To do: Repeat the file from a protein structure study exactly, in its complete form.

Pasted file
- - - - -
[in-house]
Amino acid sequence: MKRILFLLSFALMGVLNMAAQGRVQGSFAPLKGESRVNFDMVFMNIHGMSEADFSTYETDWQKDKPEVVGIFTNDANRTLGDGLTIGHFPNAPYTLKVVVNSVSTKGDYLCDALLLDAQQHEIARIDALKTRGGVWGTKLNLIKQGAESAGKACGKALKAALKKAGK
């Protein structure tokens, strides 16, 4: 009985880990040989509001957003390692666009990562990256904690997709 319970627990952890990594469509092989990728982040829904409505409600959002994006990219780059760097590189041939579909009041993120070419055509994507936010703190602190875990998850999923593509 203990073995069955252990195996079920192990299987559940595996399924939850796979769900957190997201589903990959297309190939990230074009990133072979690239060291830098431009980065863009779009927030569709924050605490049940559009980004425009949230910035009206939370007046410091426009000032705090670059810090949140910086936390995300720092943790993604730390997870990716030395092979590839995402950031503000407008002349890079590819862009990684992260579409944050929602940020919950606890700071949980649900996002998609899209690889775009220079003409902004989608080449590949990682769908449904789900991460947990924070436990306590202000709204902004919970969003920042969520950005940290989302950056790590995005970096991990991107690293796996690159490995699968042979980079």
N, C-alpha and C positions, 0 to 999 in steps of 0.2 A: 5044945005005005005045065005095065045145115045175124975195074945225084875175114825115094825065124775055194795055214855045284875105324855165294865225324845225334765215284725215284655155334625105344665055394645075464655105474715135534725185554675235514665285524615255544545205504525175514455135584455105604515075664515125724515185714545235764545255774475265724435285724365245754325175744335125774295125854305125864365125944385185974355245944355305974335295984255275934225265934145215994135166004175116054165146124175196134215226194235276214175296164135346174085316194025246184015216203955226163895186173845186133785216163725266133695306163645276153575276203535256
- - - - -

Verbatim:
[in-house]
Amino acid sequence: MKRILFLLSFALMGVLNMAAQGRVQGSFAPLKGESRVNFDMVFMNIHGMSEADFSTYETDWQKDKPEVVGIFTNDANRTLGDGLTIGHFPNAPYTLKVVVNSVSTKGDYLCDALLLDAQQHEIARIDALKTRGGVWGTKLNLIKQGAESAGKACGKALKAALKKAGK
């Protein structure tokens, strides 16, 4: 009985880990040989509001957003390692666009990562990256904690997709 319970627990952890990594469509092989990728982040829904409505409600959002994006990219780059760097590189041939579909009041993120070419055509994507936010703190602190875990998850999923593509 203990073995069955252990195996079920192990299987559940595996399924939850796979769900957190997201589903990959297309190939990230074009990133072979690239060291830098431009980065863009779009927030569709924050605490049940559009980004425009949230910035009206939370007046410091426009000032705090670059810090949140910086936390995300720092943790993604730390997870990716030395092979590839995402950031503000407008002349890079590819862009990684992260579409944050929602940020919950606890700071949980649900996002998609899209690889775009220079003409902004989608080449590949990682769908449904789900991460947990924070436990306590202000709204902004919970969003920042969520950005940290989302950056790590995005970096991990991107690293796996690159490995699968042979980079």
N, C-alpha and C positions, 0 to 999 in steps of 0.2 A: 5044945005005005005045065005095065045145115045175124975195074945225084875175114825115094825065124775055194795055214855045284875105324855165294865225324845225334765215284725215284655155334625105344665055394645075464655105474715135534725185554675235514665285524615255544545205504525175514455135584455105604515075664515125724515185714545235764545255774475265724435285724365245754325175744335125774295125854305125864365125944385185974355245944355305974335295984255275934225265934145215994135166004175116054165146124175196134215226194235276214175296164135346174085316194025246184015216203955226163895186173845186133785216163725266133695306163645276153575276203535256